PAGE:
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Nancy Pelosi Just Asked the Question We've All Been Asking About Why Donald Trump Criticizes Allies But Praises Putin

House Minority Leader Nancy Pelosi called out President Donald Trump during her weekly press conference on Thursday for being so soft on Vladimir Putin.

Earlier this week, Pelosi tweeted what she felt the President should extract from Putin when they meet next week:


But considering the way he has continued to insult our allies and embrace Putin this week, Pelosi remarked:

"But all of his behavior this week begs the question that I have asked for 18 months: What do the Russians have on Donald Trump, politically, financially and personally?”

You can watch it below at 13:15.

Many Americans on Twitter agree with Pelosi that the Kremlin and Trump are far too cozy.

And of course, blackmail would not by any means be unheard of from Russia.

In Russian politics, the term is known as Kompromat, or compromising materials. Ways of gathering compromising material usually relies upon entrapment, and often involves exploiting the victim's sexual recklessness.

During the press conference, Pelosi called on Trump to do more than “something more than, "‘I asked him, he said no and that was that.'"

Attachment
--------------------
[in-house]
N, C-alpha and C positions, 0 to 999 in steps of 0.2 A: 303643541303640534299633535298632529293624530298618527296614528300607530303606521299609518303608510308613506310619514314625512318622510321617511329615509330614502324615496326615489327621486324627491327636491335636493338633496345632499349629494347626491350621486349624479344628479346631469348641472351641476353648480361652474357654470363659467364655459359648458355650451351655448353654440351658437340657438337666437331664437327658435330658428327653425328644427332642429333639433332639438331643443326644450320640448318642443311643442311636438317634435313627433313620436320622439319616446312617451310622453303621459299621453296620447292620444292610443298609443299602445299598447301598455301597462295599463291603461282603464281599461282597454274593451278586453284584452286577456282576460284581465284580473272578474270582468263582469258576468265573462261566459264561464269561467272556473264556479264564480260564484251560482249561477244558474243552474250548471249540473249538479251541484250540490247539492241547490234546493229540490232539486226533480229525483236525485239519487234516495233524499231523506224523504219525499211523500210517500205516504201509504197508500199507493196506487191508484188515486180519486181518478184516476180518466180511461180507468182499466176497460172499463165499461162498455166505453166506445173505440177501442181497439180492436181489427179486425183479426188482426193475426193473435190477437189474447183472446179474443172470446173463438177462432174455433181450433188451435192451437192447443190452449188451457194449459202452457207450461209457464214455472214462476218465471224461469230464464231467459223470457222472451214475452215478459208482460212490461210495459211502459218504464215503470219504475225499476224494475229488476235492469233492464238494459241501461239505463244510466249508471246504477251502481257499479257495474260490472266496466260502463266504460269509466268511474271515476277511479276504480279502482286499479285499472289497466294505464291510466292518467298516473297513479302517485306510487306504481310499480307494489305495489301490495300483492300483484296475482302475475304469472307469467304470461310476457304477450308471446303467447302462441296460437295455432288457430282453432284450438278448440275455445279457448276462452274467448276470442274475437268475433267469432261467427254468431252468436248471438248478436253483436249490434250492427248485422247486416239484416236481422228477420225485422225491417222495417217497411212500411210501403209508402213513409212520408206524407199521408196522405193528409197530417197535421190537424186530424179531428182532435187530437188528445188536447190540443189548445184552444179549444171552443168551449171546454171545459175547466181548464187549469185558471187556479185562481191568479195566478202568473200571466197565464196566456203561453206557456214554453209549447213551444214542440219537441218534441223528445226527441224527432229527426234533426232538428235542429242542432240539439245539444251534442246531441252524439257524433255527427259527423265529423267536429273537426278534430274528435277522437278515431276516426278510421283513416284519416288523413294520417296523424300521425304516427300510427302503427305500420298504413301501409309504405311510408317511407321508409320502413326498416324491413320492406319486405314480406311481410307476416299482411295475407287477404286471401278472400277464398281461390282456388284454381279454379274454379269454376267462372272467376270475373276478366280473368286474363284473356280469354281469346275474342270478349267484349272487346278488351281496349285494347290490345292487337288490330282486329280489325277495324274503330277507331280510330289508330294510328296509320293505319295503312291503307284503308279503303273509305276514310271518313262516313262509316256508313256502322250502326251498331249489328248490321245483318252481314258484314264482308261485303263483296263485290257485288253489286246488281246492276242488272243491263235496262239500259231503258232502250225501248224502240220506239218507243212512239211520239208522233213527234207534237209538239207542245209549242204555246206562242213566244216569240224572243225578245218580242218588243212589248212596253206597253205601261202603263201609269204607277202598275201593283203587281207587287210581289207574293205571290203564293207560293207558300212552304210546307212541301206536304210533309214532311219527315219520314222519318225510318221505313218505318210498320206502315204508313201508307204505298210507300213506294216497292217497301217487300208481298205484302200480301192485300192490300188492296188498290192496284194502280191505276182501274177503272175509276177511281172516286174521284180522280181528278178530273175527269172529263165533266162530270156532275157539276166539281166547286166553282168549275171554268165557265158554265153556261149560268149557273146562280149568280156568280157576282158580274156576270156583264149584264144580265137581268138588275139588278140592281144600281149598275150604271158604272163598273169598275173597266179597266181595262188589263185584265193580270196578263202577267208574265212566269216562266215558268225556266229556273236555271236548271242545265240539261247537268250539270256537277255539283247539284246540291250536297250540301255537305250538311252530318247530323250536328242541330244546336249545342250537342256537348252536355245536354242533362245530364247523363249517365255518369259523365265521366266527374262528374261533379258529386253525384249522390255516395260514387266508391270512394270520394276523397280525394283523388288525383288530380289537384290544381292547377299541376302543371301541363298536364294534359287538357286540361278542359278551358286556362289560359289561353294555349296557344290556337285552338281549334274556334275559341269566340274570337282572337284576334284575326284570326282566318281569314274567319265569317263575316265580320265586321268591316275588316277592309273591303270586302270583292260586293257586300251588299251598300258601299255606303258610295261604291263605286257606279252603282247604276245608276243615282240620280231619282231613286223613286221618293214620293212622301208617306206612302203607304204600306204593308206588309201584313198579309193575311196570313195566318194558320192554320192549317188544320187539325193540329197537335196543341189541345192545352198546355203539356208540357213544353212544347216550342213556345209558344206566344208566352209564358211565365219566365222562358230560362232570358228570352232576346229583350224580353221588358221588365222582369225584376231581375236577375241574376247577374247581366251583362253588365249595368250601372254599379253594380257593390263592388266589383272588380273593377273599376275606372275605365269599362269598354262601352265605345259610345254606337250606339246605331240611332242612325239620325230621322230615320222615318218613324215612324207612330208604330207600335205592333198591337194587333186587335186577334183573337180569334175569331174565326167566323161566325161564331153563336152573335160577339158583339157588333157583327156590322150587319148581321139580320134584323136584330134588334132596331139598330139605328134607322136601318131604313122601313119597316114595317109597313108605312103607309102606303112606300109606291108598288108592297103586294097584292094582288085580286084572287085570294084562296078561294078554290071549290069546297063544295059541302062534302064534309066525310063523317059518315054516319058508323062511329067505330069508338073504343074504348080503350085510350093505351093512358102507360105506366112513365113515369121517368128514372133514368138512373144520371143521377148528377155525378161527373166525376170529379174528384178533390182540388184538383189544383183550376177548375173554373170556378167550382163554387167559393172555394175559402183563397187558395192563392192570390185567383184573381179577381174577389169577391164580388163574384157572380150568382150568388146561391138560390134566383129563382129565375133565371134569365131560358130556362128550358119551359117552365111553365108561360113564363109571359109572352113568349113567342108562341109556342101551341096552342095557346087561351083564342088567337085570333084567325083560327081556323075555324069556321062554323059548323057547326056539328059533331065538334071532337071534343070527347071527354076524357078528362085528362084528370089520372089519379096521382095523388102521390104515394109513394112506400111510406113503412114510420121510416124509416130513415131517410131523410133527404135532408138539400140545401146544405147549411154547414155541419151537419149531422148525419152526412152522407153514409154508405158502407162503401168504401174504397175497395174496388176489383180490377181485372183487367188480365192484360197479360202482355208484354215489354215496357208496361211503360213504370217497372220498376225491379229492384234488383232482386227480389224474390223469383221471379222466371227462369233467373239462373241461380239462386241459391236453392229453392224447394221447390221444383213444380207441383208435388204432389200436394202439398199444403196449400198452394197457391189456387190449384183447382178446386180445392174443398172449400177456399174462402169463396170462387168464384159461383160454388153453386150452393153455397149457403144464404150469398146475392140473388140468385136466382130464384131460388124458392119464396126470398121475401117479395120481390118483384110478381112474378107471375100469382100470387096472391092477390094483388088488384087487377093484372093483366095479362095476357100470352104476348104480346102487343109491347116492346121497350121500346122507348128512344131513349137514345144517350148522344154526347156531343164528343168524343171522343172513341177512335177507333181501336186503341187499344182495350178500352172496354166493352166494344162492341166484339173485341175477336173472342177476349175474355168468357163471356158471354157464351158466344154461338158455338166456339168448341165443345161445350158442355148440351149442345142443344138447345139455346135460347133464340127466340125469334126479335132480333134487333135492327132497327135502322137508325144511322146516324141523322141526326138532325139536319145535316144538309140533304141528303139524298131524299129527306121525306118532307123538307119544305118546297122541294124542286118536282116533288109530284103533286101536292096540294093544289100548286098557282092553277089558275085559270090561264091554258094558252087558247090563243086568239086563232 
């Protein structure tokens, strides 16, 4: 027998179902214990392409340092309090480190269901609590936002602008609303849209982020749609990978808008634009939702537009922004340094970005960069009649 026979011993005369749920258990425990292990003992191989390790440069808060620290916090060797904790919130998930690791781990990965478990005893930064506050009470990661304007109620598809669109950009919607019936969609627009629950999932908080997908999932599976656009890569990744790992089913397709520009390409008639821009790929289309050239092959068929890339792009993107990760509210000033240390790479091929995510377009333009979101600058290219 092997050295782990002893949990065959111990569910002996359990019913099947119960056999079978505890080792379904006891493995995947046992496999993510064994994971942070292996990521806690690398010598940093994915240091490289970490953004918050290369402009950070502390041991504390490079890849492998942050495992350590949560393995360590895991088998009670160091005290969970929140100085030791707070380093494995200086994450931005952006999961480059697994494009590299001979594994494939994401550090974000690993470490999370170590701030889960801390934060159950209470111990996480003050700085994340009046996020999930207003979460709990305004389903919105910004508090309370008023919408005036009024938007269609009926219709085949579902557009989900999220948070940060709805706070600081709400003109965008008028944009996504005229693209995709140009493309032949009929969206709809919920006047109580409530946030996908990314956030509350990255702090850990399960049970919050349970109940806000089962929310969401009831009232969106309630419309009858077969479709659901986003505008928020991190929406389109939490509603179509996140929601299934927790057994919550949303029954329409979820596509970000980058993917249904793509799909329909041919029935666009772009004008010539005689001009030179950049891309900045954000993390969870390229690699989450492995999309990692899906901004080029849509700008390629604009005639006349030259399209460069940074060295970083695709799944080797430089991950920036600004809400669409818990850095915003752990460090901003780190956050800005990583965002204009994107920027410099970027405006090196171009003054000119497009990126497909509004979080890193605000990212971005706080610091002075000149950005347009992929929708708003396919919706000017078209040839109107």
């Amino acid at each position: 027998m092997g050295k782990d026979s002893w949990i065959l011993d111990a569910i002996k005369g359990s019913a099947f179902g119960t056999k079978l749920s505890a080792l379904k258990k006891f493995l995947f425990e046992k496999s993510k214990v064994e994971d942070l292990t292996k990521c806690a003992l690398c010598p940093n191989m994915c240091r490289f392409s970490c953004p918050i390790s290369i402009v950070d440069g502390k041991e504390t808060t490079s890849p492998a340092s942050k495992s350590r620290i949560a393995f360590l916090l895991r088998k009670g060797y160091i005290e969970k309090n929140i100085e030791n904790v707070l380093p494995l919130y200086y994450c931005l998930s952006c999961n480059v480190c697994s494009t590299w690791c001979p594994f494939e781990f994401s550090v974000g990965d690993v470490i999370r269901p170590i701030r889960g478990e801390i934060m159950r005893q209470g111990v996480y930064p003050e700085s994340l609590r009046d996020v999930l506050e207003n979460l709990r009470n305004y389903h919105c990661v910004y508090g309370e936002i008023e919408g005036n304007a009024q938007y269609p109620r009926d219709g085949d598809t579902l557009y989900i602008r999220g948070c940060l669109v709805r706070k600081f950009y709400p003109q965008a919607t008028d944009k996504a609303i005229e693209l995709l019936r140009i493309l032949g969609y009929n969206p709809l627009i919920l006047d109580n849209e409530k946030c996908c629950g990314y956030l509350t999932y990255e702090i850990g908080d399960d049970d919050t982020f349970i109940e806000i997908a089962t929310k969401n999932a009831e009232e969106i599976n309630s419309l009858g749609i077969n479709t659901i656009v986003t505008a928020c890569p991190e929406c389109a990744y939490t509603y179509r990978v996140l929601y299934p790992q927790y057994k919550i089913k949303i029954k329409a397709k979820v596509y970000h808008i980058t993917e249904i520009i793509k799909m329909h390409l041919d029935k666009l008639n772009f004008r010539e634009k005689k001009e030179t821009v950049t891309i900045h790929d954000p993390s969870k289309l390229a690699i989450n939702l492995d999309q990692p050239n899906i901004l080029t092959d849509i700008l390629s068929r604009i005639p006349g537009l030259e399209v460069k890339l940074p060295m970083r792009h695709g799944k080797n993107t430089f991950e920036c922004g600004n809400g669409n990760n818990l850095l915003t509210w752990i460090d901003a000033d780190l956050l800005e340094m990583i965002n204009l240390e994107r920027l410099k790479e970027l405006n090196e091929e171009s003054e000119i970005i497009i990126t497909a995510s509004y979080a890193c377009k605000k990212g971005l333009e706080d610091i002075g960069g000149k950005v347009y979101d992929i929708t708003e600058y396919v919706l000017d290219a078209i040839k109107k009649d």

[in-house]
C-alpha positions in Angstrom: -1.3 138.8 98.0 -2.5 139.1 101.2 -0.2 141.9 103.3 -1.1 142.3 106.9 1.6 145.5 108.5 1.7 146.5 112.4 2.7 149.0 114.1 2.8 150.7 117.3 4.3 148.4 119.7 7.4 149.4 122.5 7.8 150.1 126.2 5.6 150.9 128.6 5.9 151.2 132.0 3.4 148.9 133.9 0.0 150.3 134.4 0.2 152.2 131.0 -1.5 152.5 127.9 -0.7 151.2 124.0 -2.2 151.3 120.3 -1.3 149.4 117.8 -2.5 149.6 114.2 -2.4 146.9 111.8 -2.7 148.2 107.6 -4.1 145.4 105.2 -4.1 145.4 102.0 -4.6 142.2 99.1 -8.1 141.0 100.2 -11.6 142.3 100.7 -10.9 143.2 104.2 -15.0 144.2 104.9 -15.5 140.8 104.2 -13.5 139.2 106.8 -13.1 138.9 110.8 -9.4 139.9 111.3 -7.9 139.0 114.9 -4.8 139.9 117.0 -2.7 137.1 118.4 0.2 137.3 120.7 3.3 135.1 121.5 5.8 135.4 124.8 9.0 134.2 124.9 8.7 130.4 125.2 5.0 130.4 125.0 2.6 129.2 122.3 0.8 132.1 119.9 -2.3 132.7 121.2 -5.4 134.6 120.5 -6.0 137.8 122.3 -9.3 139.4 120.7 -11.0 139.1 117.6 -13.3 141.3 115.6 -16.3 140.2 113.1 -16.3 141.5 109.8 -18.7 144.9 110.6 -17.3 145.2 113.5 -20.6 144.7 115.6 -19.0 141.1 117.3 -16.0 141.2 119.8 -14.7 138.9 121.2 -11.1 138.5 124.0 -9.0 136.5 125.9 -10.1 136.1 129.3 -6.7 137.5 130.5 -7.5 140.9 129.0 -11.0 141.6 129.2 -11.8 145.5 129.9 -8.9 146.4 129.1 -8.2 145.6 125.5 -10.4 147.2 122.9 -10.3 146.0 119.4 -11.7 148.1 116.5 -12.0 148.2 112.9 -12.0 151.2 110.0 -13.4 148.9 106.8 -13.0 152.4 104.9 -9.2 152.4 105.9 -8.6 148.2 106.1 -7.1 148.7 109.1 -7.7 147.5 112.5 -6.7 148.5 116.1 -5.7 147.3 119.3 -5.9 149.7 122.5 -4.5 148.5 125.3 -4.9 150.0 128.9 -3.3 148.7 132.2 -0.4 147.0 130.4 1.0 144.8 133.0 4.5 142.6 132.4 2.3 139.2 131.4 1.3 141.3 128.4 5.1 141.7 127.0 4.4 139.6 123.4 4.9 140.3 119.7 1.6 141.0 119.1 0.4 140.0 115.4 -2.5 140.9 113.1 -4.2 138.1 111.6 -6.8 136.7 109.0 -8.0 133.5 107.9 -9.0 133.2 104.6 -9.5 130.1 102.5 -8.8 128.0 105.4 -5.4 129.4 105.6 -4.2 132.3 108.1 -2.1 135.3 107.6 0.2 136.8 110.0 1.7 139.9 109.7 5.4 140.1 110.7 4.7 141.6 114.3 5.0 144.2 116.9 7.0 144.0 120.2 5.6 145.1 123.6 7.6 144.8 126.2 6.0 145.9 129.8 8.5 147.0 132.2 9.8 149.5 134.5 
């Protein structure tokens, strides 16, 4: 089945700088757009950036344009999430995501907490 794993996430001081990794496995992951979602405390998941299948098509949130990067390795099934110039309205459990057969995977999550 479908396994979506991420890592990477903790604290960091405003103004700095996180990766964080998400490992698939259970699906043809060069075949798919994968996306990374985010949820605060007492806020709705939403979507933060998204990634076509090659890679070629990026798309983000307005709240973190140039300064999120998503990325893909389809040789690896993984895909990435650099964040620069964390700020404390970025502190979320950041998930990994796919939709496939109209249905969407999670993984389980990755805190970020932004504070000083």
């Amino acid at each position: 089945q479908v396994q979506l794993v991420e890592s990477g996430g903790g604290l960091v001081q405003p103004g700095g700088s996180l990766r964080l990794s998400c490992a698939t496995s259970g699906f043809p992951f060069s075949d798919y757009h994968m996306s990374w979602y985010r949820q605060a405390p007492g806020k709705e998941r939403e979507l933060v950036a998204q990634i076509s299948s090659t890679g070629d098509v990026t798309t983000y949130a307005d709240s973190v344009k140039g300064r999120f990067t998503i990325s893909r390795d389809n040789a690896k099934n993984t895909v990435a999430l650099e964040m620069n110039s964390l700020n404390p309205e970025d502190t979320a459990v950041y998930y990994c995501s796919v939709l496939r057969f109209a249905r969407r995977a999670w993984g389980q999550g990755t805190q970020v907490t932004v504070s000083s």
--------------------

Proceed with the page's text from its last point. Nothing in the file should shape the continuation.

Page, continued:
Her words did not stop Trump from alienating allies. Only hours after this speech, Trump criticized British Conservative Prime Minister Theresa May's amenity to a "soft Brexit," which includes a free-trade policy on EU goods and other aspects that, to many conservatives, betray the goal of a hard Brexit. Trump, in a stunning display of consistency, didn't hesitate to express his opinion:

I would have done it much differently. I actually told Theresa May how to do it but she didn’t agree, she didn’t listen to me. She wanted to go a different route. I would actually say that she probably went the opposite way.

Trump also dangled the possibility of killing a trade deal with Britain:

“If they do a deal like that, we would be dealing with the European Union instead of dealing with the UK, so it will probably kill the deal.”

Expressing these opinions on a visit to the United Kingdom is antagonistic at best to what Winston Churchill deemed the "special relationship." It seems to validate the accusations by Pelosi of Trump's alienation toward allies and his admiration of Putin and Russia. The effects of these sentiments probably won't do Trump any favors, but they do align with what Theresa May has described as Putin's interests.

To many, Trump's sentiments played right into Russia's hands.

But Trump isn't the only one being criticized. Pelosi has also recently faced some complaints.

Some Democrats are calling to replace the House Minority Leader with a younger, more radical Democrat as Speaker if the party takes back the House. Recently, Pelosi fell out of favor with many younger Progressives when she disavowed fellow Representative Maxine Waters (D-CA) for condoning the public confrontation of White House officials.

Many progressives felt like the Democratic party should be characterized less by its civility and more by a willingness to fight for justice, a quality Maxine Waters has in spades.

It won't be until after the 2018 midterms that Americans get a clearer picture of Pelosi's fate and the direction of the Democratic party as a whole.